Transitions: Community Participation
Volume 14, No. 3, April 2002
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By David Mariner, former staff member at Advocates for Youth
I believe that a safe, cost-effective, HIV vaccine is humanity's best hope for ending the HIV/AIDS epidemic, and I am happy to have played a part in working to reach this goal.
- David Mariner
Sometimes I think that future generations will ask "What did you do to end the HIV/AIDS epidemic?" Some people may already have an answer. It could be, "I volunteer at a local clinic." "I participate in an annual fund raising event." "I wrote a letter to my Congressperson." "I am running for the local school board so we can use an effective HIV prevention curriculum in the schools." Some might say, "I participate in a community advisory board, advising and assisting in vaccine trials."
I am proud to be one of thousands who have participated in an HIV vaccine trial. I believe that a safe, cost-effective, HIV vaccine is humanity's best hope for ending the HIV/AIDS epidemic, and I am happy to have played a part in working to reach this goal.
The decision to participate in a trial is a deeply personal one, and it is not made lightly or easily. Most vaccine trials seek participants who are HIV-negative, although some therapeutic trials seek participants who are HIV-positive. Most trials also require participants to be age 18 or over. Thanks, in part, to the work of the AIDS Vaccine Advocacy Coalition and Advocates for Youth, young people under age 18 are being allowed to participate in some trials.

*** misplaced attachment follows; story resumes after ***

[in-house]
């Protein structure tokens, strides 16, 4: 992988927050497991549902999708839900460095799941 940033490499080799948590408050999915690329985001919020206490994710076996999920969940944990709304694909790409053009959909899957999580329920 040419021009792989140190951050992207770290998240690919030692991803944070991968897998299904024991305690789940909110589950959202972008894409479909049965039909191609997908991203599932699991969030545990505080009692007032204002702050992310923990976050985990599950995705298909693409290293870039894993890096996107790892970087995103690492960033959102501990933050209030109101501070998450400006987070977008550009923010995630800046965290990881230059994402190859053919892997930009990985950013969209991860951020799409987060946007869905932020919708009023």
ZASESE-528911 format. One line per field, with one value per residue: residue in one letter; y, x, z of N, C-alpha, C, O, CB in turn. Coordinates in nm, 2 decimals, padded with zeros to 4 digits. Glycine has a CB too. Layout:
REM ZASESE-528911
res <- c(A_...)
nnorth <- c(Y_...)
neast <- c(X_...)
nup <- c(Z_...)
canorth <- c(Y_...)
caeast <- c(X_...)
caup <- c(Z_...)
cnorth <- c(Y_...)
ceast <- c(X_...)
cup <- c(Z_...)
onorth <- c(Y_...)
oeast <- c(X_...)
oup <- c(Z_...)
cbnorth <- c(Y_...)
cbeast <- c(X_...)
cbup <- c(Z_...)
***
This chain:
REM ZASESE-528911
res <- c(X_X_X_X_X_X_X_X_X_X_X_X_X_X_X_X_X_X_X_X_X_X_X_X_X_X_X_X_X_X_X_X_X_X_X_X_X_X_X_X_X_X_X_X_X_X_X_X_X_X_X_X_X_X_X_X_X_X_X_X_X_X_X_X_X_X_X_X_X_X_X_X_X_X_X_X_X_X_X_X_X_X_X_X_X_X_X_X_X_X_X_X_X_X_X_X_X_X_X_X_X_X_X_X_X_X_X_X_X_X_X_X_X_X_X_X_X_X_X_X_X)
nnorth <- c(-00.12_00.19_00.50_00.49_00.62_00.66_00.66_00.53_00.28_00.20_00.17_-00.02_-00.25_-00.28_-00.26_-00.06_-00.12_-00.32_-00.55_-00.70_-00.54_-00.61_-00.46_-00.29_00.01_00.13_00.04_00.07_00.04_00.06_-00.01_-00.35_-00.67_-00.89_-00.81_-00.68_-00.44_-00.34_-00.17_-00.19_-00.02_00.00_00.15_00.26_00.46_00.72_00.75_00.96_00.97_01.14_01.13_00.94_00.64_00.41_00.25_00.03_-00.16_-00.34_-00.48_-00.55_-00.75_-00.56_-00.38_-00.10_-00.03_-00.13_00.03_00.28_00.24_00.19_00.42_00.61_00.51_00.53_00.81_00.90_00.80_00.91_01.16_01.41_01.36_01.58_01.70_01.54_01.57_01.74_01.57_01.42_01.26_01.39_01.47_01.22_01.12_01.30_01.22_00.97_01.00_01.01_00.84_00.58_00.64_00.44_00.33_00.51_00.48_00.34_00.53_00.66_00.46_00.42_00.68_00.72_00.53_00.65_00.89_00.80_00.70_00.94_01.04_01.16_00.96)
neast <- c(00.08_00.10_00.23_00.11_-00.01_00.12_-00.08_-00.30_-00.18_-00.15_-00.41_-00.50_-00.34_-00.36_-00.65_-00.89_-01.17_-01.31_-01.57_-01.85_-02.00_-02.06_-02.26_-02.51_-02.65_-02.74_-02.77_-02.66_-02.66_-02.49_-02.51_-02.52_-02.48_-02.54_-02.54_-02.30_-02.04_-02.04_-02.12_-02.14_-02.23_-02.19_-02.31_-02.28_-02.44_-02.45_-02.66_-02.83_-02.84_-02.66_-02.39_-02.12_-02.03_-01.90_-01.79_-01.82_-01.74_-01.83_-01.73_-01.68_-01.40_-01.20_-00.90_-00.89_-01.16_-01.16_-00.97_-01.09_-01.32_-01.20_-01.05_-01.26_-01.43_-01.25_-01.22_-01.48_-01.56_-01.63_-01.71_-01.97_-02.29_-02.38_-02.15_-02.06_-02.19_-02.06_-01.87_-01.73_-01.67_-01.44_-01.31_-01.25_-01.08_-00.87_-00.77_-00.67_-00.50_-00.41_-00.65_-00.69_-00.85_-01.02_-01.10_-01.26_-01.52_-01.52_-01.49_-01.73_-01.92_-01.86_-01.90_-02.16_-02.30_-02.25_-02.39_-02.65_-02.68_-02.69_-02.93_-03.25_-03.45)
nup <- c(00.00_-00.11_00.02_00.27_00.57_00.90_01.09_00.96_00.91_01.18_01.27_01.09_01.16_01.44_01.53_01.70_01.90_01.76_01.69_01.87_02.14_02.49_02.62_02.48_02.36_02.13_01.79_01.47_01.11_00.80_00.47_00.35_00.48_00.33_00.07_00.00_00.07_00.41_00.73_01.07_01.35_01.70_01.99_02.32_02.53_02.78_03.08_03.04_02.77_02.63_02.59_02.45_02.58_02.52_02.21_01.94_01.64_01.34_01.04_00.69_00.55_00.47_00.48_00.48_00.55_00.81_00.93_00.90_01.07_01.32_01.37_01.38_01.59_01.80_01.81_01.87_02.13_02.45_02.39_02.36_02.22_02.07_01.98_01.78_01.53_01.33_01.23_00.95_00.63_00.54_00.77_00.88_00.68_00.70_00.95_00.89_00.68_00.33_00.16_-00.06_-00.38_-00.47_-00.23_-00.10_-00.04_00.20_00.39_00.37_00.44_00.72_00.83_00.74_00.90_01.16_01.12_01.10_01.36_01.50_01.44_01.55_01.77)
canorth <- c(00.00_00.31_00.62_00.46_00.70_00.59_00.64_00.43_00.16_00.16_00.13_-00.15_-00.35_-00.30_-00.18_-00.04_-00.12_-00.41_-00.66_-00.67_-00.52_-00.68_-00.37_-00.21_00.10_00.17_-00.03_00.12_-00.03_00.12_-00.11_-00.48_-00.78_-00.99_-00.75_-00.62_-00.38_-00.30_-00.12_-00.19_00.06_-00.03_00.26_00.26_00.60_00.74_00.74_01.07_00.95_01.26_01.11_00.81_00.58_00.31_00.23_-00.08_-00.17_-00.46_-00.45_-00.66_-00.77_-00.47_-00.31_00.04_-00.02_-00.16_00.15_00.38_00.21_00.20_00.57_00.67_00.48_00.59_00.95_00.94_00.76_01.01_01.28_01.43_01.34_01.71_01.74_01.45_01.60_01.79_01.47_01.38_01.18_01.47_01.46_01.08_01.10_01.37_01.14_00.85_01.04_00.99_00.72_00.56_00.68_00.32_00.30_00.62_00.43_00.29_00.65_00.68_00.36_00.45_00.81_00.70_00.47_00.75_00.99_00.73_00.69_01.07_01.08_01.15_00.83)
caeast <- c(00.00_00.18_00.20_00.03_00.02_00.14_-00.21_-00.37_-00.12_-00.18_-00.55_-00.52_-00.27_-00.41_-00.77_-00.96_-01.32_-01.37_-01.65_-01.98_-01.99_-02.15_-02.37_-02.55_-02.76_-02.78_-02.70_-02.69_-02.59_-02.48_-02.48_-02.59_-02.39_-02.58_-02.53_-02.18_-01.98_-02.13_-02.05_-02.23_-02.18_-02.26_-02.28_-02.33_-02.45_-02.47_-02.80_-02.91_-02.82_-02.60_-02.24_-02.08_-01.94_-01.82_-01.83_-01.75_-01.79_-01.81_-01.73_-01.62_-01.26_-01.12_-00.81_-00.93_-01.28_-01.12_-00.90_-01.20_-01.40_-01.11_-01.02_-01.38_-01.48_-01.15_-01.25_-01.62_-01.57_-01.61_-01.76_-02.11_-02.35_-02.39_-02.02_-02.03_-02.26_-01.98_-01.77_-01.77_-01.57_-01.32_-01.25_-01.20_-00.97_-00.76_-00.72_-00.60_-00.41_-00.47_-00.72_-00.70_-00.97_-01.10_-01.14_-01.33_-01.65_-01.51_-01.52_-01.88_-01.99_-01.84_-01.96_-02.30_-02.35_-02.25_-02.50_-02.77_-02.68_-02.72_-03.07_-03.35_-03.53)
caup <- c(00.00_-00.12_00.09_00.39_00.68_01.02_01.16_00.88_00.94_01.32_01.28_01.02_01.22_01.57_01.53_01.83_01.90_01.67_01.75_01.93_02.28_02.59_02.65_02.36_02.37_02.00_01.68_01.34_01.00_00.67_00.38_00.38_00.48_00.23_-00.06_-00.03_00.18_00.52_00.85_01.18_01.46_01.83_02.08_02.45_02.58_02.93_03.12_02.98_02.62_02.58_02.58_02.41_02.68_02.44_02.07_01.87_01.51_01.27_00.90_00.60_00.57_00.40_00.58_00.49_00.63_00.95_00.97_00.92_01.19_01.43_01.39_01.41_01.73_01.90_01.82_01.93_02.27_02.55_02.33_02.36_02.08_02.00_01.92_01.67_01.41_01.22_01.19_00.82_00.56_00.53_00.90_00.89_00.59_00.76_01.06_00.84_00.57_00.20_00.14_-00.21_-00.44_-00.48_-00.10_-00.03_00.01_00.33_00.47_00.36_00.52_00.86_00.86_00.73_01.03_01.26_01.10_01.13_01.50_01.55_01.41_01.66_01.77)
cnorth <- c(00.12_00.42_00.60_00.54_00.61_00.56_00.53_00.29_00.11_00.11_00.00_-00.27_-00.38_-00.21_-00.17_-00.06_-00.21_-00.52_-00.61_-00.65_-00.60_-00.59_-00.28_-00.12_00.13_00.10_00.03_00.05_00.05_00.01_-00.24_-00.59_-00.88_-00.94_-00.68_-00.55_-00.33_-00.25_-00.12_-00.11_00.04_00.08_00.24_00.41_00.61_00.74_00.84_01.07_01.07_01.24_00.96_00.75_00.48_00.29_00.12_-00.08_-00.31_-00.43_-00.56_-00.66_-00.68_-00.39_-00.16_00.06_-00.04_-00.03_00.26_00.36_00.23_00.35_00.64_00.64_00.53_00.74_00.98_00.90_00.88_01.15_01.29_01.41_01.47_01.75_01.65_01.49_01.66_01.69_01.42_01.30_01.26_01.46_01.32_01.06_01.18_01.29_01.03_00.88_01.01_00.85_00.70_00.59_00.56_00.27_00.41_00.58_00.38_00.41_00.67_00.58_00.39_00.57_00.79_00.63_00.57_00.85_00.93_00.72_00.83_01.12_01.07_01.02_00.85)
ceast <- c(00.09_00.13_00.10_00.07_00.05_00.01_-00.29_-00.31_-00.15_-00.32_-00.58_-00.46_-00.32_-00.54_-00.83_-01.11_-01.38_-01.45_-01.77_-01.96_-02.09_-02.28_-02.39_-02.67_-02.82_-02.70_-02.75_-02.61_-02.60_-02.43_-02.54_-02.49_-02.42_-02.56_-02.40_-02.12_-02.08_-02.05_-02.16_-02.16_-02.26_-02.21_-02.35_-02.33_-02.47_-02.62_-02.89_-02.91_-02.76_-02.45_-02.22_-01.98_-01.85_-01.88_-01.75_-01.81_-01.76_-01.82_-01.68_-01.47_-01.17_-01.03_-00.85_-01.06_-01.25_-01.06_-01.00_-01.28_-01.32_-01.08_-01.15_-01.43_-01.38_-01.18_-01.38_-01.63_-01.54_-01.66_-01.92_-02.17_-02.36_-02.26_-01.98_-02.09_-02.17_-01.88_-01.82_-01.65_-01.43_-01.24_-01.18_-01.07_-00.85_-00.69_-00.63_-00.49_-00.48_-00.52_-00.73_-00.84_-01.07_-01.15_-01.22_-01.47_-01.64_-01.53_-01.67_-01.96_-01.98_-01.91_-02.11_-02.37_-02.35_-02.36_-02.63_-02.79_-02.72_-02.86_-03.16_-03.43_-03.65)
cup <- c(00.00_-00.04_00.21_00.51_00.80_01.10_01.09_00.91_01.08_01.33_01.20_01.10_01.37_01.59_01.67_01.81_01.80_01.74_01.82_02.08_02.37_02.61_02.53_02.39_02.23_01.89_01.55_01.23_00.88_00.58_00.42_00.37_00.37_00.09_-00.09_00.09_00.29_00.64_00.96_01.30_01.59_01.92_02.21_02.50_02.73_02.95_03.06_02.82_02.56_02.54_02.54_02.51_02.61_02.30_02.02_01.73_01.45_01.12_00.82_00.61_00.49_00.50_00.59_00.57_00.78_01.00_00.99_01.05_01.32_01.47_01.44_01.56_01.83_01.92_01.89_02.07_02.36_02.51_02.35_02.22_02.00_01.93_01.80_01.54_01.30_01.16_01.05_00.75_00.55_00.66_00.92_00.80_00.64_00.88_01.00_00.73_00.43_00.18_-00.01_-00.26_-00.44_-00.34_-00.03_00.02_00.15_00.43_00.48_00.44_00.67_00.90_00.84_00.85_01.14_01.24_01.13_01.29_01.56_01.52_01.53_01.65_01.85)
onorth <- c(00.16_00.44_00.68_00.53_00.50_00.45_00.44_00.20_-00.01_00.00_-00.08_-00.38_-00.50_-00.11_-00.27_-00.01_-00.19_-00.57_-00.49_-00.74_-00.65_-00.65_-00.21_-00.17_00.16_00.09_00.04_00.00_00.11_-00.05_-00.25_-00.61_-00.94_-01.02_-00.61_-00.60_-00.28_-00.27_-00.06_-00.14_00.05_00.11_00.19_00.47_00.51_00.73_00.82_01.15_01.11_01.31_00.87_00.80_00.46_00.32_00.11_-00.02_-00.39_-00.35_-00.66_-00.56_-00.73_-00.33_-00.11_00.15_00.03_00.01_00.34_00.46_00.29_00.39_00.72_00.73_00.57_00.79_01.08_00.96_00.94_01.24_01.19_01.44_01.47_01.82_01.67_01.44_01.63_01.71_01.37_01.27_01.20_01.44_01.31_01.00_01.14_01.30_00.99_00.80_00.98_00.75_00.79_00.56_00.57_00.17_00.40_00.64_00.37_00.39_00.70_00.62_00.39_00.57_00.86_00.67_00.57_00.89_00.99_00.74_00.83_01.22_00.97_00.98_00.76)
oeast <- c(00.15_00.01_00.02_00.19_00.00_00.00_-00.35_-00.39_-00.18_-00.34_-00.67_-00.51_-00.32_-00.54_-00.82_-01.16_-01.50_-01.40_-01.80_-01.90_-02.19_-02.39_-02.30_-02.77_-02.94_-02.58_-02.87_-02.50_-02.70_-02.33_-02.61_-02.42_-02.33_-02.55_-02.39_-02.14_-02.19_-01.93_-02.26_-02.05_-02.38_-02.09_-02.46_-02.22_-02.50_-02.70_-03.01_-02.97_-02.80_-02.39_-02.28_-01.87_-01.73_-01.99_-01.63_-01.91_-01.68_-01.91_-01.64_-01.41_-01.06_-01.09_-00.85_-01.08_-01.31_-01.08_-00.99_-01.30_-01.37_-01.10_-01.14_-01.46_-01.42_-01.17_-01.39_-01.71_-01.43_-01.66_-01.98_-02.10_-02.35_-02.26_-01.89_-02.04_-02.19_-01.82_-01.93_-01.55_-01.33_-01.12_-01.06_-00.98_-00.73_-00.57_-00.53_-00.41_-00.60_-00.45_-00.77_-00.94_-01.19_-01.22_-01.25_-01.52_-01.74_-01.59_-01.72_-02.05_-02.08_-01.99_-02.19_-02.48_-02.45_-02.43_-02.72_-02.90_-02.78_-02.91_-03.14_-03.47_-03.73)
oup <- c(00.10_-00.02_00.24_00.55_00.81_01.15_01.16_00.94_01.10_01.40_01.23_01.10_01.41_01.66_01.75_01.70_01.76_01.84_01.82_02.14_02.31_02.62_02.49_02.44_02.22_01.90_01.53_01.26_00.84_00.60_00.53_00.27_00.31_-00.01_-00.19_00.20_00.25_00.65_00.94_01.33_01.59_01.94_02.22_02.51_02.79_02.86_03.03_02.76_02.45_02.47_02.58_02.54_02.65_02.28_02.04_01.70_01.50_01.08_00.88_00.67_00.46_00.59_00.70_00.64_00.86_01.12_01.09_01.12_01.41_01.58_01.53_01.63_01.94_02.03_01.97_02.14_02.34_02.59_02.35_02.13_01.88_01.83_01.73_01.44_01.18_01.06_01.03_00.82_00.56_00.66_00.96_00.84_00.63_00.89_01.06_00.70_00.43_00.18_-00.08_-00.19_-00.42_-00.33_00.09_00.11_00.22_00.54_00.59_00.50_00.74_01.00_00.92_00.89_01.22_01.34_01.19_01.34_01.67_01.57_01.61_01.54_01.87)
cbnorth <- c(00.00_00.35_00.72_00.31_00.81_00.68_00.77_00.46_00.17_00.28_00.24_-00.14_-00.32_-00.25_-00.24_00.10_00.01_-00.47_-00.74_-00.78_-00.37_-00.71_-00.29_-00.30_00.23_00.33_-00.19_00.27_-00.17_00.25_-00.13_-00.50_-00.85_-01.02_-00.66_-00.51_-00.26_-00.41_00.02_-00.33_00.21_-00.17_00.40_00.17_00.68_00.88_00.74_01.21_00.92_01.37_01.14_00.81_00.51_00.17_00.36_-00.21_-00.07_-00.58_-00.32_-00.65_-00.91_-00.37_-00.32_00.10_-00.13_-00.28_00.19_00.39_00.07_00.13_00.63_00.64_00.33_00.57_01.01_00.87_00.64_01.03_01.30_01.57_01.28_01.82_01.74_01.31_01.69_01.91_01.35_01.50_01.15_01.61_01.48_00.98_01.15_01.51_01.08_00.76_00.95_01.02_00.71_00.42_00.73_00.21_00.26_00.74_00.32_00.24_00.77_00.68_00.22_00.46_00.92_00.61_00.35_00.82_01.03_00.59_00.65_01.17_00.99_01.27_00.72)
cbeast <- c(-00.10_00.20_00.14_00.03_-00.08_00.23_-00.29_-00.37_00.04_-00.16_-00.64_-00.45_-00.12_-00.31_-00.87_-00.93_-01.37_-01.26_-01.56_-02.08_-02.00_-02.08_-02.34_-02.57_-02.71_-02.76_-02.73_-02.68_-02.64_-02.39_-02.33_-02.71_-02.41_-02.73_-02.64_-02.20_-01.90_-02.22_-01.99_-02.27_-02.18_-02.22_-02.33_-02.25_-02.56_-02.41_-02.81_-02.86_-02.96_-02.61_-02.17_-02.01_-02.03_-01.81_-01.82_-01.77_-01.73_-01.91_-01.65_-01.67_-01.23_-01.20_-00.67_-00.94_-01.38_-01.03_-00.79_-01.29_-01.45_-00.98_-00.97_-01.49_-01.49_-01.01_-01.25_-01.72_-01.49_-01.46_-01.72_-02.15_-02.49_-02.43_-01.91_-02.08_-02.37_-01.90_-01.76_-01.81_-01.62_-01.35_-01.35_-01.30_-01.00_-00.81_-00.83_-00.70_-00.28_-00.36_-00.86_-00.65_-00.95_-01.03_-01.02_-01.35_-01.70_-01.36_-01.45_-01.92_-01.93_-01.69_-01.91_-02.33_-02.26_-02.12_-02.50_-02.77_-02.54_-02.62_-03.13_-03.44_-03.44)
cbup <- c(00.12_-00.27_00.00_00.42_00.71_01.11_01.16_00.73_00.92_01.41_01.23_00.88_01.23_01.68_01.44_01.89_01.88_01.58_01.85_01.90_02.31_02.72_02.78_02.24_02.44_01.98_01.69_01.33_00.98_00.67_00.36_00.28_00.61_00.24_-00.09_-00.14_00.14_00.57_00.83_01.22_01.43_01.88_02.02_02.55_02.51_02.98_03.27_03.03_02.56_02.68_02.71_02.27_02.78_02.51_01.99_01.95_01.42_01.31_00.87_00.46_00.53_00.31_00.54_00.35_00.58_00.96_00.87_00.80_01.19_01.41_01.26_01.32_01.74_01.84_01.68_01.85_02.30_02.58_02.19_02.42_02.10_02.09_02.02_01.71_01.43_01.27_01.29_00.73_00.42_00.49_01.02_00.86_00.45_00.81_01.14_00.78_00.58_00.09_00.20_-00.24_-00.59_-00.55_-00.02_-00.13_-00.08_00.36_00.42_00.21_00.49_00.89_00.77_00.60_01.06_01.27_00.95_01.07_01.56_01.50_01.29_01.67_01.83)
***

When I considered participating, I was given an informed consent document that outlined everything I needed to know about the trial. It was quite wordy, so I took my time going over it, and I asked questions about things I didn't understand. My questions were similar to those of many prospective participants:
- What is the vaccine made of?
- What are potential side effects and how might they affect me?
- Will the vaccine infect me with HIV? (The answer is, "No.")
- Can I commit to completing the trial? (Many trials last for more than a year, requiring multiple visits.)
- Can I fit these appointments into my school and/or work schedule?
Because I have supportive friends and co-workers and time to make my appointments, I decided that I could make this commitment. It was a fairly easy decision for me, but it isn't an easy decision for everyone.
Future generations will ask, "What did you do to end the HIV/AIDS epidemic?" I will be proud to say that I participated in HIV vaccine trials. It is one way I can truly make a difference. What will you say?
Next Chapter: Plain Talk—Communities Mobilizing to Reduce Adolescents' Sexual Risks
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Transitions (ISSN 1097-1254) © 2002, is a quarterly publication of Advocates for Youth—Helping young people make safe and responsible decisions about sex. For permission to reprint, contact Transitions' editor at 202.419.3420.
Editor: Sue Alford